James Hughes testified that he went to the defendant's place of residence with the officers who responded to the call. The defendant was in bed.
Officer Kilroy testified that he accompanied Mr. Hughes to the defendant's residence. The hood and the tail pipes of the defendant's automobile were warm. Upon inquiry, the defendant said that he had arrived home at approximately 2 o'clock and that he had not been at the Hughes' house that night. Before the officers mentioned the time of the incident at the Hughes residence, he said, "It could not have been me because I was home prior to 2:00 o'clock."
Officer Leslie testified that he talked to the defendant at the police headquarters. After he had been told that his fingerprints had been found on the window frame, the defendant said his prior denial that he had been near the Hughes residence was false and that he wished to tell the truth. He then said he had been engaging in an "extramarital affair" with Mrs. Hughes for several months and that she had told him to come to her house and tap on her window after her husband had gone to work. He said he went there but received no response. He raised the window about 6 inches and tapped on it again. When he identified himself, Mrs. Hughes said: "Get away from here. I am going to call the police and going to tell my husband." He left and went home.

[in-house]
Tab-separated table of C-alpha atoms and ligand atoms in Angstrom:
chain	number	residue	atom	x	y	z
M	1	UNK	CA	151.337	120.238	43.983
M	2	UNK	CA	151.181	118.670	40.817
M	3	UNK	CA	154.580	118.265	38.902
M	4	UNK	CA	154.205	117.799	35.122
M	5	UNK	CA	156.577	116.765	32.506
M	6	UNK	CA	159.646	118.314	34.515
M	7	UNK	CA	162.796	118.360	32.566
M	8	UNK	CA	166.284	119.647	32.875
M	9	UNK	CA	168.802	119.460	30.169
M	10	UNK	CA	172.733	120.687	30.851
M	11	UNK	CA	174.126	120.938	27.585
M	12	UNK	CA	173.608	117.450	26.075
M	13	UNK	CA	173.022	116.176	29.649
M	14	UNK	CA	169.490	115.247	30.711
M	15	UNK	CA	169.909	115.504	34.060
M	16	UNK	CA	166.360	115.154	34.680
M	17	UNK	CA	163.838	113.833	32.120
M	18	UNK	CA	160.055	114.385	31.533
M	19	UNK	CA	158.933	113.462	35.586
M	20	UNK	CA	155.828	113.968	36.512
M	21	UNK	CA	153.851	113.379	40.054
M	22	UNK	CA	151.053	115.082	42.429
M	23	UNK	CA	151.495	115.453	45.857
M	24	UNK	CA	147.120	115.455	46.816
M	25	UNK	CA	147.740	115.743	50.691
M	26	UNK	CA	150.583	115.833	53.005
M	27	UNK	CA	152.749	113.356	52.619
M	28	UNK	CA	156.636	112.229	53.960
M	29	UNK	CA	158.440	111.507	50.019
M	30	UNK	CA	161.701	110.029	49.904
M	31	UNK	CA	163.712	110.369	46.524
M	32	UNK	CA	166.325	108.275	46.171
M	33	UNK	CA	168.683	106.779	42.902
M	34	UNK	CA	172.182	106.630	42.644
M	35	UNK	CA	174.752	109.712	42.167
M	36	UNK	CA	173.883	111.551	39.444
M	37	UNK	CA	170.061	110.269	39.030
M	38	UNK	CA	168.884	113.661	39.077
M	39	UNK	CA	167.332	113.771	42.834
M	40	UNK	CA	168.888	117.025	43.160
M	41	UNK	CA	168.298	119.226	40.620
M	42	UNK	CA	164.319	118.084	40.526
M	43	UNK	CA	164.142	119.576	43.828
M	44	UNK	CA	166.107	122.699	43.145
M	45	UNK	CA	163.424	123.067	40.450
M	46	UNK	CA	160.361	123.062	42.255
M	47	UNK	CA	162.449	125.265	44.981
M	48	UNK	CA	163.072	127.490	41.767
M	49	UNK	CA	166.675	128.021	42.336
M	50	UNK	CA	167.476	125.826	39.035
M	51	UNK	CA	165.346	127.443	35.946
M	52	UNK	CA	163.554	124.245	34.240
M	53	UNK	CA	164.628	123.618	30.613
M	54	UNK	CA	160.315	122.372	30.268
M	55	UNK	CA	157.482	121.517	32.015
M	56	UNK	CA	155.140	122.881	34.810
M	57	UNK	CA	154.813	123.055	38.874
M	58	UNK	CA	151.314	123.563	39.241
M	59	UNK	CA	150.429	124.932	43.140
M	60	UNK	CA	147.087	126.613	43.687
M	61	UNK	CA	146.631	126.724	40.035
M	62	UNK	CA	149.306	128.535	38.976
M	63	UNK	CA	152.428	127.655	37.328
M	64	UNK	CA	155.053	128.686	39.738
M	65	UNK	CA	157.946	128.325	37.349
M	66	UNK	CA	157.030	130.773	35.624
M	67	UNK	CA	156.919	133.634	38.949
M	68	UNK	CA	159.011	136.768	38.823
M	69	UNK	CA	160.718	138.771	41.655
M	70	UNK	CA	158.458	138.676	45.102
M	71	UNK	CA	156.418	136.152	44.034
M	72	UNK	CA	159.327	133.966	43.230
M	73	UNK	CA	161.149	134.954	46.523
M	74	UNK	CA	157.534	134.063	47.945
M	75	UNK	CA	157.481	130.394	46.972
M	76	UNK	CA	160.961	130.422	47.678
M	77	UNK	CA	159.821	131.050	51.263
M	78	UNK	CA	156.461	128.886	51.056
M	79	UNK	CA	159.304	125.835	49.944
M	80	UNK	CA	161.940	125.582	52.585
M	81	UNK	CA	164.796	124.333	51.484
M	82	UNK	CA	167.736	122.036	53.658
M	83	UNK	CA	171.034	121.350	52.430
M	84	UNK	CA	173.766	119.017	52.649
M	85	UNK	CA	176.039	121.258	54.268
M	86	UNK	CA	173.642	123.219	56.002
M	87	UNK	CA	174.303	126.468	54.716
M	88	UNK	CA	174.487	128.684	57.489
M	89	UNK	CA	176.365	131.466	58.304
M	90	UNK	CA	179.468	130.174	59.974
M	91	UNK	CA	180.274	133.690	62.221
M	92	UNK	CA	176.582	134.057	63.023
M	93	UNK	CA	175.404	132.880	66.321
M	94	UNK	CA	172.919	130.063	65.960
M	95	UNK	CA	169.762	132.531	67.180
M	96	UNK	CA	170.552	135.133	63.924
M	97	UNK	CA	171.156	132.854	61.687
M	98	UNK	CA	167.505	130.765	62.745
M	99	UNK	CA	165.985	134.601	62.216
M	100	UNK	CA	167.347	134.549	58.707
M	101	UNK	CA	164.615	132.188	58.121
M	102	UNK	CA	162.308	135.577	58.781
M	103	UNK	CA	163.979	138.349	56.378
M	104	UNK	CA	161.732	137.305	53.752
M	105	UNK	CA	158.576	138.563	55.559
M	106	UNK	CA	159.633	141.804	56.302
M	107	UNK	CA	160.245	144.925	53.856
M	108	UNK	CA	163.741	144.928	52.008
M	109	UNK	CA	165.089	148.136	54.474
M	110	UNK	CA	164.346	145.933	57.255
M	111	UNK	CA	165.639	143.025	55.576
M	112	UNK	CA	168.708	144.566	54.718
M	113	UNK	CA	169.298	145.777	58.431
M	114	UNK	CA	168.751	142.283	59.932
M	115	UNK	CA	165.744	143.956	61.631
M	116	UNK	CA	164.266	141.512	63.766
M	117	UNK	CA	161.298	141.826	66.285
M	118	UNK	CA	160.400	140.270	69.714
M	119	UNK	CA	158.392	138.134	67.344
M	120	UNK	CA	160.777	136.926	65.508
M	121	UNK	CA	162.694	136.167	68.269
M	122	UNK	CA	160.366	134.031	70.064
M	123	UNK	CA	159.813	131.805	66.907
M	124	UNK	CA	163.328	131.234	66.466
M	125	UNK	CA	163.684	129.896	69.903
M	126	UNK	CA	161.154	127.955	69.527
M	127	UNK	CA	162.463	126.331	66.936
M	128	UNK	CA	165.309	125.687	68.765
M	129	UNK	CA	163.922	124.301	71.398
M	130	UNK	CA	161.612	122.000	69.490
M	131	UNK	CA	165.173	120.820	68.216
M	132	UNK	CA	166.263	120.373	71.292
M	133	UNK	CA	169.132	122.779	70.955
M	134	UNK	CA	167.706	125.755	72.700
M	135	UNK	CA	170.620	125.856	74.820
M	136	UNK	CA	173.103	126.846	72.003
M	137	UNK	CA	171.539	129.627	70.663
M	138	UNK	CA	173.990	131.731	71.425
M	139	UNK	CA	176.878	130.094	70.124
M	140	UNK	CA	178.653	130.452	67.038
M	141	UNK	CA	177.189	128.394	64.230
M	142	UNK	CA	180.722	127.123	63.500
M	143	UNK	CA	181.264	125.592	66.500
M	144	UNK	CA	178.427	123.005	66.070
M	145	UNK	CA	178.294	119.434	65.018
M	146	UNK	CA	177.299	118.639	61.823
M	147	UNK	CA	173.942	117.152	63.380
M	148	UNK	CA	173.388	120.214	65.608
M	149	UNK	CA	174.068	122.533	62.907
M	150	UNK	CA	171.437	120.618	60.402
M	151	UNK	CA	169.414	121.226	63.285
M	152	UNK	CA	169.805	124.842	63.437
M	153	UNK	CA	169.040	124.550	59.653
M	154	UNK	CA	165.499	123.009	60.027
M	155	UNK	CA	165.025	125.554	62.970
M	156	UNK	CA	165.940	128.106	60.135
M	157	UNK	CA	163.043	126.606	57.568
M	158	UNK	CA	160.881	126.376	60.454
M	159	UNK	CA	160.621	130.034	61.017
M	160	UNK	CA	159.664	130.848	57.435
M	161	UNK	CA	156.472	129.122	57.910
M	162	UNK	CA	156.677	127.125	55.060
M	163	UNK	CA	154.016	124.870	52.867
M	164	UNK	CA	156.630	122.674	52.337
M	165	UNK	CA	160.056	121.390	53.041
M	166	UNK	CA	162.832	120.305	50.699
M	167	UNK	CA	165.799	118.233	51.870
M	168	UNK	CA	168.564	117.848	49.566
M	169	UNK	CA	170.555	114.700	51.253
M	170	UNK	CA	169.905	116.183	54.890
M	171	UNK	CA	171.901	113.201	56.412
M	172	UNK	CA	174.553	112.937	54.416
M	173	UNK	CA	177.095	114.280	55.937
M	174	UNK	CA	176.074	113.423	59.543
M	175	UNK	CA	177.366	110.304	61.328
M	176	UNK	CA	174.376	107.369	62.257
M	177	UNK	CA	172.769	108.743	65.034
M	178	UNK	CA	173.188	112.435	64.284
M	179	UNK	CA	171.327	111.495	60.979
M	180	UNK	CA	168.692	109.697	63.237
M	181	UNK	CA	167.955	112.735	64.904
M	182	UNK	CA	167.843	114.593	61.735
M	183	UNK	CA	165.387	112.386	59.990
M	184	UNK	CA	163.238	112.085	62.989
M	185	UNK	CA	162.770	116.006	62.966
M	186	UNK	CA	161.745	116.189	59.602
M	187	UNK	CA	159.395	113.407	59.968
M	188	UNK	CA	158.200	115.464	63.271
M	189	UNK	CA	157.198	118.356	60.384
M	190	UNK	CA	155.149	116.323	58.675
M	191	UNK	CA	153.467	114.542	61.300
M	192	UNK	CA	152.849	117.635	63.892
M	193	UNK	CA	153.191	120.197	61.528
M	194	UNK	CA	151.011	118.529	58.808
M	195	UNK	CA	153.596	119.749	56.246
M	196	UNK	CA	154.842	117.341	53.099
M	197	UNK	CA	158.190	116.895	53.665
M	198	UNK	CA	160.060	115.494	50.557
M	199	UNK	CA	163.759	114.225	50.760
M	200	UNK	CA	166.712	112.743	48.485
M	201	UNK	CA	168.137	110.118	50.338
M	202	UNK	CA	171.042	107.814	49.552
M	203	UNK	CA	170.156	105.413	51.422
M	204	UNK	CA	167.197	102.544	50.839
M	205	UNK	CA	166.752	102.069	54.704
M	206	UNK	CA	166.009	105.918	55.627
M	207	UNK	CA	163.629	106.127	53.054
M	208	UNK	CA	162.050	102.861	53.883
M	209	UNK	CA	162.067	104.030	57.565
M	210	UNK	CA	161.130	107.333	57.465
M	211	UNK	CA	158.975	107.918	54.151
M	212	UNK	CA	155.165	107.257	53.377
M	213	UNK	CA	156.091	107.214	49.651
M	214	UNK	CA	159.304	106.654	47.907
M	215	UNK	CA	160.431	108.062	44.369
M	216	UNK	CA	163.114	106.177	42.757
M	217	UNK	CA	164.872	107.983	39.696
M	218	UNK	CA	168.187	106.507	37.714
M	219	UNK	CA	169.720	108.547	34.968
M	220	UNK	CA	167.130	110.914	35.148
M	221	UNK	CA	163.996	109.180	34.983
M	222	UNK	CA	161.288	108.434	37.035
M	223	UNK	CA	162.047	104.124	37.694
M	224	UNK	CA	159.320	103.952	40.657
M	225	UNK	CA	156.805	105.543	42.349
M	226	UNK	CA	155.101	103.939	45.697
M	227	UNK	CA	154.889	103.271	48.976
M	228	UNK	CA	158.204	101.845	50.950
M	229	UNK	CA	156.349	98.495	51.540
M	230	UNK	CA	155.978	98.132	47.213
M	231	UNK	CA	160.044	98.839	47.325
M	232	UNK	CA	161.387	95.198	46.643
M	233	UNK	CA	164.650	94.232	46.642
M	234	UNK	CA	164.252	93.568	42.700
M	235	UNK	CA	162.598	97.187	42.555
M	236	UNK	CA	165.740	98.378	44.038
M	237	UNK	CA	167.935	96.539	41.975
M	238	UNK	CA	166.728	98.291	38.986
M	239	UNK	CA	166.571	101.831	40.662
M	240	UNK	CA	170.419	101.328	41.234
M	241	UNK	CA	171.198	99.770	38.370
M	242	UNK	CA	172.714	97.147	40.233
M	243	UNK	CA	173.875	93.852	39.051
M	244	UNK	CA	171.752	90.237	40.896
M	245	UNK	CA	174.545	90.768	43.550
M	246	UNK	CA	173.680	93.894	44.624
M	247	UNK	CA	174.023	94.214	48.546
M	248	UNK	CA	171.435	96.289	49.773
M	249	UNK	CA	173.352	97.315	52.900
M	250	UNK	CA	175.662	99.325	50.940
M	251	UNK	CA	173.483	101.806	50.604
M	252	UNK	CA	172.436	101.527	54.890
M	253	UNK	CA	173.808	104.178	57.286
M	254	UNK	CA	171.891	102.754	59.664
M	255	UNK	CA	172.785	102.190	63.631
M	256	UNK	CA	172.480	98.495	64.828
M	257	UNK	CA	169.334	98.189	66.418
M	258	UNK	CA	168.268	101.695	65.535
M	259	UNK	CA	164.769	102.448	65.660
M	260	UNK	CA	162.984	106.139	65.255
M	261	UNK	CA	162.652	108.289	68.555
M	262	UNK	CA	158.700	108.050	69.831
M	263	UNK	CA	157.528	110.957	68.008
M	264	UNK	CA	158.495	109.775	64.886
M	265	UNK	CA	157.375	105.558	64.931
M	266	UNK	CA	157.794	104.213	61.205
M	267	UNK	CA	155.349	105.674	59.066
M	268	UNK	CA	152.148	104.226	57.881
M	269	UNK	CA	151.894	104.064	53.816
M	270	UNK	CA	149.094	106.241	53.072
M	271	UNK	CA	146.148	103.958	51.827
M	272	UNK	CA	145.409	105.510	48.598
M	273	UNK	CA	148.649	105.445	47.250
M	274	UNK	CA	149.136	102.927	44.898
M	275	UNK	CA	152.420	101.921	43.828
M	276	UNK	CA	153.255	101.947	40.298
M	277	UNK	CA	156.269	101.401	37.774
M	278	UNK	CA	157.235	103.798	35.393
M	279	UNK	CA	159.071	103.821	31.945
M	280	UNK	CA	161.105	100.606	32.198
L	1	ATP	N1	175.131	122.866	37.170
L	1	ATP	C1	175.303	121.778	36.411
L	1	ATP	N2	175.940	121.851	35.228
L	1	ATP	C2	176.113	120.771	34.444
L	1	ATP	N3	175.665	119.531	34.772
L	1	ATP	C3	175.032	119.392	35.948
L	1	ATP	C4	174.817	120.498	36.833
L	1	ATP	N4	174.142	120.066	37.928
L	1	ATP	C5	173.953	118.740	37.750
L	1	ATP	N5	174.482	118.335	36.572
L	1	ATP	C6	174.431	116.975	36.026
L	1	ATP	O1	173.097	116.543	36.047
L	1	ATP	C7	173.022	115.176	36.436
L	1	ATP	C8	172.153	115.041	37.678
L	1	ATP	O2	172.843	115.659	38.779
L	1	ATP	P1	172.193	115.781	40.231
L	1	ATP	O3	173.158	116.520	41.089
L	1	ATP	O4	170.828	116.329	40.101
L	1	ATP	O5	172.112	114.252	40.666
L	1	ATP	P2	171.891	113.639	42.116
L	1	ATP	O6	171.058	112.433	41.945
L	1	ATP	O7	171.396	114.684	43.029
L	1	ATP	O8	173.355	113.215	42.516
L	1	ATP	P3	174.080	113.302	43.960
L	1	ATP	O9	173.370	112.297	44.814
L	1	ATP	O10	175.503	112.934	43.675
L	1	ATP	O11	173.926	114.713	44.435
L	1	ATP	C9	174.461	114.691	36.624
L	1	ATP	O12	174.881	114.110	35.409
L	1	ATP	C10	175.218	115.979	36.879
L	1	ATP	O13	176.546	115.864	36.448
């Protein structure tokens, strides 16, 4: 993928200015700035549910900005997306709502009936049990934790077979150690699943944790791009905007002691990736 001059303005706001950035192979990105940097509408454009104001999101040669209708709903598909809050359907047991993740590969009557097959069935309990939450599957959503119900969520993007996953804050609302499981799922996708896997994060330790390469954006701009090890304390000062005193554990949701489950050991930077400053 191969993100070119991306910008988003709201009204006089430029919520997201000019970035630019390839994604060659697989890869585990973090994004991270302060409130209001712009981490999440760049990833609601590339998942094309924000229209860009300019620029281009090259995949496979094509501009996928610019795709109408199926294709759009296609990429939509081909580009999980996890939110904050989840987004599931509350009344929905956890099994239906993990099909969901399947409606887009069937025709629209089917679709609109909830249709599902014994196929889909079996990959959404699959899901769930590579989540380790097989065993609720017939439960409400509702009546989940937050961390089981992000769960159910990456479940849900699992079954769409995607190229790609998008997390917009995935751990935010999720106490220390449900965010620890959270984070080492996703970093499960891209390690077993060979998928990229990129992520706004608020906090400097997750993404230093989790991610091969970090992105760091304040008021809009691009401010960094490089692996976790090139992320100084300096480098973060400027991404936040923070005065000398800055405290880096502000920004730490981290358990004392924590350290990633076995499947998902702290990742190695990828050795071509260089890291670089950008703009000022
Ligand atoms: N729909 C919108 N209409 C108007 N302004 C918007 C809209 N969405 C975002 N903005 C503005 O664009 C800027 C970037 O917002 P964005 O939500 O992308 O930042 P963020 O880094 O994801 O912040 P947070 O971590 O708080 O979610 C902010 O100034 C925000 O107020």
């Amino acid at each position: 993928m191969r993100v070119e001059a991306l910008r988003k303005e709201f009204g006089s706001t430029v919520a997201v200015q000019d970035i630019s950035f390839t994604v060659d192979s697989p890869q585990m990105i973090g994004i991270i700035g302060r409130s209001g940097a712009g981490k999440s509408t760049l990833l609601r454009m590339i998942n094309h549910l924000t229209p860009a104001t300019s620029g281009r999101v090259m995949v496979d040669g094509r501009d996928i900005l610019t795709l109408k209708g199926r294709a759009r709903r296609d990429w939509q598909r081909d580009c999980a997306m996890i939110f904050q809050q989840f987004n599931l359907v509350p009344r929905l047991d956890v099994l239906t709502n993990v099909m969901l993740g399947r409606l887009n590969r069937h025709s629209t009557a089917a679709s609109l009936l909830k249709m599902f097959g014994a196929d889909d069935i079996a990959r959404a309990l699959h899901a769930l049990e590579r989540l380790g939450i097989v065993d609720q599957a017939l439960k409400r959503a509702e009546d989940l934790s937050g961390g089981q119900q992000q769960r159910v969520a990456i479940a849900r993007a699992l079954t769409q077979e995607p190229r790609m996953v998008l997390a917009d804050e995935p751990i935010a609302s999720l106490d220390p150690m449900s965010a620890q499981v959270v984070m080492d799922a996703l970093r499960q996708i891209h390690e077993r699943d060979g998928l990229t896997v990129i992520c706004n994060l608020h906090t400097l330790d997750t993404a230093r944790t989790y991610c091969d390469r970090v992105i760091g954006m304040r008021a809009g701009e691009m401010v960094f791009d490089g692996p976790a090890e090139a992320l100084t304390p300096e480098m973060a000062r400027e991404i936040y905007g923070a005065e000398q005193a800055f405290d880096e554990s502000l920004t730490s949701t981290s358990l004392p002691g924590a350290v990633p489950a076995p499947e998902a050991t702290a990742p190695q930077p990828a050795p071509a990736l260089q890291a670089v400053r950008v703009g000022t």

At a later time, the defendant told Officer Leslie that he [218 Cal. App. 2d 719] had lied; Mrs. Hughes had not invited him to her residence. The officer further testified: "He stated that on Saturday night he got an idea to go over to her house and that is how he happened to be there and knock on her bedroom window. He continued to maintain, however, that he had a long-standing relationship with Mrs. Hughes." When Mrs. Hughes was brought to the police headquarters and, in the defendant's presence, denied that there had been the asserted relationship, the defendant said that he had lied and now wished to tell the truth. Part of his statement at that time, as related by Officer Leslie, was: "... at this time he said he had never had any sort of relationship with the victim, Mrs. Hughes, but that he had admired her over a period of time and thought she was a good-looking woman, and he stated he had in fact gone to her residence, knocked on her bedroom window, and that his intention was to gain entry and persuade her to have intercourse with him." The officer further said that the defendant "continued to maintain he made no attempt to enter."